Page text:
IMMUNE - Not Until Morning

Immune - Not Until Morning

8 songs
45:37 minutes
***** ****
Eglantine

Bandpage

Three years ago, Immune convinced me with their back then electro-acoustic music that emphasised the power of silence. Since then, they released some stuff (first album, EP, compilation contributions) that I missed, so that their second full length CD Not Until Morning came quite as a surprise. The electronic elements have all but gone, they keyboards are used as regular instruments, providing a warm sound that encompasses the acoustic instruments. In that respect, Immune are following the development of Talk Talk who also had quite modest beginnings and then turned out to become music pioneers with their last two albums… let’s just hope that Immune will not come to an end so quickly. Another influence seems to be Robert Wyatt, especially his groundbreaking Rock Bottom from 1974, which uses a similar array of sounds.

At eight songs in three quarters of an hour, Immune take their time to develop their compositions. The music is evocative, quiet and even vaguely sedative. The vocals show a lot of parallels to Mark Hollis, but considering that he’s retired for ten years now, the world might just be ready for another person with a voice like that. Of course the production is not as clear and as transparent as on the late Talk Talk albums, but then Immune certainly only had a fraction of that budget.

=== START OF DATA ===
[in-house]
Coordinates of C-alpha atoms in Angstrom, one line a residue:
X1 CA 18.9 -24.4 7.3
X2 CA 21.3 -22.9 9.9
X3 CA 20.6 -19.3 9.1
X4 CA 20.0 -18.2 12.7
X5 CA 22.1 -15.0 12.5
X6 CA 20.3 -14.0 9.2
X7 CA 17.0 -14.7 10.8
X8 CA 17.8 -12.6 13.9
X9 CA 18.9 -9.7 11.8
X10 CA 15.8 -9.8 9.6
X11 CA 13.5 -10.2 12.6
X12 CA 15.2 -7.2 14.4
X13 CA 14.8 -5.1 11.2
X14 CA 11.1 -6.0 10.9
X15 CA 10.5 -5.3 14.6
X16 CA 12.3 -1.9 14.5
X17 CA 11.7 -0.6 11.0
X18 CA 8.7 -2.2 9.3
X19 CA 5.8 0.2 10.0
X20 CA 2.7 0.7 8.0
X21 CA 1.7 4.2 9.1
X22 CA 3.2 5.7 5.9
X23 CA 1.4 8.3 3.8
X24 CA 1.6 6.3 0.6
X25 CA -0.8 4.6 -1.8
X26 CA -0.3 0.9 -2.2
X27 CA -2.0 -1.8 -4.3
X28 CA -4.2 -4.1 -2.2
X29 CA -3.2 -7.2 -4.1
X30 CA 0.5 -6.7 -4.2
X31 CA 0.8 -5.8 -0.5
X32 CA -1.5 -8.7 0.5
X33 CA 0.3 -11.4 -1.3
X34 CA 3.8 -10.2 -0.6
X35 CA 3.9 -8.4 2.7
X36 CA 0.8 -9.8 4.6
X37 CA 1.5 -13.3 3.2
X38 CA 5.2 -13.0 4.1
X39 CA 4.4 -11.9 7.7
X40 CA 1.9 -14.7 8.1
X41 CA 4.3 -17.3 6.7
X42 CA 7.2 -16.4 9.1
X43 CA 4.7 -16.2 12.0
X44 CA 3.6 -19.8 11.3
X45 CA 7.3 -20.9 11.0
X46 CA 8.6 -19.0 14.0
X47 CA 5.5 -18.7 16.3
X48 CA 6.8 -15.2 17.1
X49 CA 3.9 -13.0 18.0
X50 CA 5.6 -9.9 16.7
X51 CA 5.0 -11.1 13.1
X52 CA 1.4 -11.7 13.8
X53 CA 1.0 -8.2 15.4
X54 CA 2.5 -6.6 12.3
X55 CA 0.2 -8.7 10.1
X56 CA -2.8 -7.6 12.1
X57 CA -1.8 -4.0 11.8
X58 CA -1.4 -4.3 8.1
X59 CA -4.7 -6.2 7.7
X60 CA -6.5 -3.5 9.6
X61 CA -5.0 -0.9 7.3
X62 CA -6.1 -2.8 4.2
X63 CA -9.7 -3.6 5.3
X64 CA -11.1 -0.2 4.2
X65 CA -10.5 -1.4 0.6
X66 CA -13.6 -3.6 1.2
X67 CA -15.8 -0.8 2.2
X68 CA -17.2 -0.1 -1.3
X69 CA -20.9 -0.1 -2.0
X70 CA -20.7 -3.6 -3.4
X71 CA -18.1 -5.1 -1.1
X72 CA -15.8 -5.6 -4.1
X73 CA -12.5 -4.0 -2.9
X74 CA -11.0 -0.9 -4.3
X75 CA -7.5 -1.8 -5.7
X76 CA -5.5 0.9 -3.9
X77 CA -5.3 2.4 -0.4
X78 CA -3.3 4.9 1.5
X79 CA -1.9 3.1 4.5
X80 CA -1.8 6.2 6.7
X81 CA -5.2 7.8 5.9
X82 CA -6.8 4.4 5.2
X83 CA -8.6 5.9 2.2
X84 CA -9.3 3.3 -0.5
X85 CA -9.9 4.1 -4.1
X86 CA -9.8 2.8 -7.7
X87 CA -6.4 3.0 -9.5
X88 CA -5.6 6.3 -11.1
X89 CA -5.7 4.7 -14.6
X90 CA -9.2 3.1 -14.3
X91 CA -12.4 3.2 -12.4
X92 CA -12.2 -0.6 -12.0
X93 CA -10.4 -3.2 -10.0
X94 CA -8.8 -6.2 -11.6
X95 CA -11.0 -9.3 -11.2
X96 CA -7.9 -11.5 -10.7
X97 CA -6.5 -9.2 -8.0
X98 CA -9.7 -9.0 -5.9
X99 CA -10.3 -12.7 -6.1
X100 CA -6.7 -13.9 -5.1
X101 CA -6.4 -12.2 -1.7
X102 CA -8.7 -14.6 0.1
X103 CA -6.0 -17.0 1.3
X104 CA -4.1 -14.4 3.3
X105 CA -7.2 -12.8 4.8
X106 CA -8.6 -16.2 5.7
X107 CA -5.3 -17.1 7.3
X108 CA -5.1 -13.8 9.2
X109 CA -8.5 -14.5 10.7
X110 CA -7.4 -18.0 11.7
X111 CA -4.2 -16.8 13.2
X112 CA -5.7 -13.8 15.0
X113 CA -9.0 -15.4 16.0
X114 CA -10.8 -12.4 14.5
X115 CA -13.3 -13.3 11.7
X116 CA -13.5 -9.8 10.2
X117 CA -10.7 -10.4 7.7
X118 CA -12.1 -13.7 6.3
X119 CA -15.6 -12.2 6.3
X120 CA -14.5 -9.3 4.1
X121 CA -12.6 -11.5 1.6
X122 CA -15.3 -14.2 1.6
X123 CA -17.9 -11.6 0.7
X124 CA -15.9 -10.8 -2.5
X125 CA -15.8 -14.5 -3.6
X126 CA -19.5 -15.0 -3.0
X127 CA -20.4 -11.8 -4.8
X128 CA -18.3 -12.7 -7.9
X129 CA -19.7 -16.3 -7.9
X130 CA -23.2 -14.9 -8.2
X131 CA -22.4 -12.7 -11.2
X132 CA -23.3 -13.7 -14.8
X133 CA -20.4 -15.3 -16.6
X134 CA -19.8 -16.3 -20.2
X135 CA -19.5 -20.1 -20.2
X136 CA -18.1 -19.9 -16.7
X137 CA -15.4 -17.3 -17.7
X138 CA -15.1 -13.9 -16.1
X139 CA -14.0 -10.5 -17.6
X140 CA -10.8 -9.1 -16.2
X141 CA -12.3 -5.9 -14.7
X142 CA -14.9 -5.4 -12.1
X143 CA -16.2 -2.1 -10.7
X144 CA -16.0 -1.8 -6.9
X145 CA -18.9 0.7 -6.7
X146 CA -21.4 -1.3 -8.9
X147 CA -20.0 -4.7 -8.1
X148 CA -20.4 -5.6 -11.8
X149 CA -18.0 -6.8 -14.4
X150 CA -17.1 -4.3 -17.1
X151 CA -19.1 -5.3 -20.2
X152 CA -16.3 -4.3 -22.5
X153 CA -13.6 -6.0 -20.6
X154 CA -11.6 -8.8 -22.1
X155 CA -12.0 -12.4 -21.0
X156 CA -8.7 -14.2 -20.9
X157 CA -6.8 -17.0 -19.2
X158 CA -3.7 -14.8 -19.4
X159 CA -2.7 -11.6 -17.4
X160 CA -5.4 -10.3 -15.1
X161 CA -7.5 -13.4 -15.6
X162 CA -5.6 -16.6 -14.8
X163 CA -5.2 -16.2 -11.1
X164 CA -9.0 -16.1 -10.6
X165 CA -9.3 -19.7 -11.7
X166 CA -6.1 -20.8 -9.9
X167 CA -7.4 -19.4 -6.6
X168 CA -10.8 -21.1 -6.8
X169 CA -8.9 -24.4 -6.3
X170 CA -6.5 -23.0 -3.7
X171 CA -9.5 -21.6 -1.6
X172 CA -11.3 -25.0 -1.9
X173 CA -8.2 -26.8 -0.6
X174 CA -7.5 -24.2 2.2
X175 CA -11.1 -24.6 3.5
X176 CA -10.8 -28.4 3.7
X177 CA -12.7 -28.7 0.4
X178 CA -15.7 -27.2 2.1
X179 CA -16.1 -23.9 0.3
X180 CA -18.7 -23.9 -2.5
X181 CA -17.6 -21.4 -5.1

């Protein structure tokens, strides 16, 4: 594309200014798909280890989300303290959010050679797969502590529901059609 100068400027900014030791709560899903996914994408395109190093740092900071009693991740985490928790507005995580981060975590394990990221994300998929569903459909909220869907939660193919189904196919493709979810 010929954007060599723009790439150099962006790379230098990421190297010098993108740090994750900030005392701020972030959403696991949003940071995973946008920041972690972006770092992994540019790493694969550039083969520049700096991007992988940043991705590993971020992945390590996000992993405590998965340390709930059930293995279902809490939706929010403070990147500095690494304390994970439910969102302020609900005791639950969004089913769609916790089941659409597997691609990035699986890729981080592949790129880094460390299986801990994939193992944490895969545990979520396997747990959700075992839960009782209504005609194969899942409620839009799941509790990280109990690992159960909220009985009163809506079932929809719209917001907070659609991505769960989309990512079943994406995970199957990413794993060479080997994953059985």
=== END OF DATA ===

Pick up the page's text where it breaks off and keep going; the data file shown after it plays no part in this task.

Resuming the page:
From a stylistic approach, Not Until Morning is not really an original album. But form and content make up for that, as the Frenchmen prove that they are far better at this than the constantly overrated Radiohead or the effeminate Sigur Ros, for instance, and that they really know what they are doing, combining acoustic string instruments with warm electronic piano sounds that make the summery temperatures outside shiver. Not Until Morning is an excellent example about how to play quiet post-rock music without ever sounding derivative.

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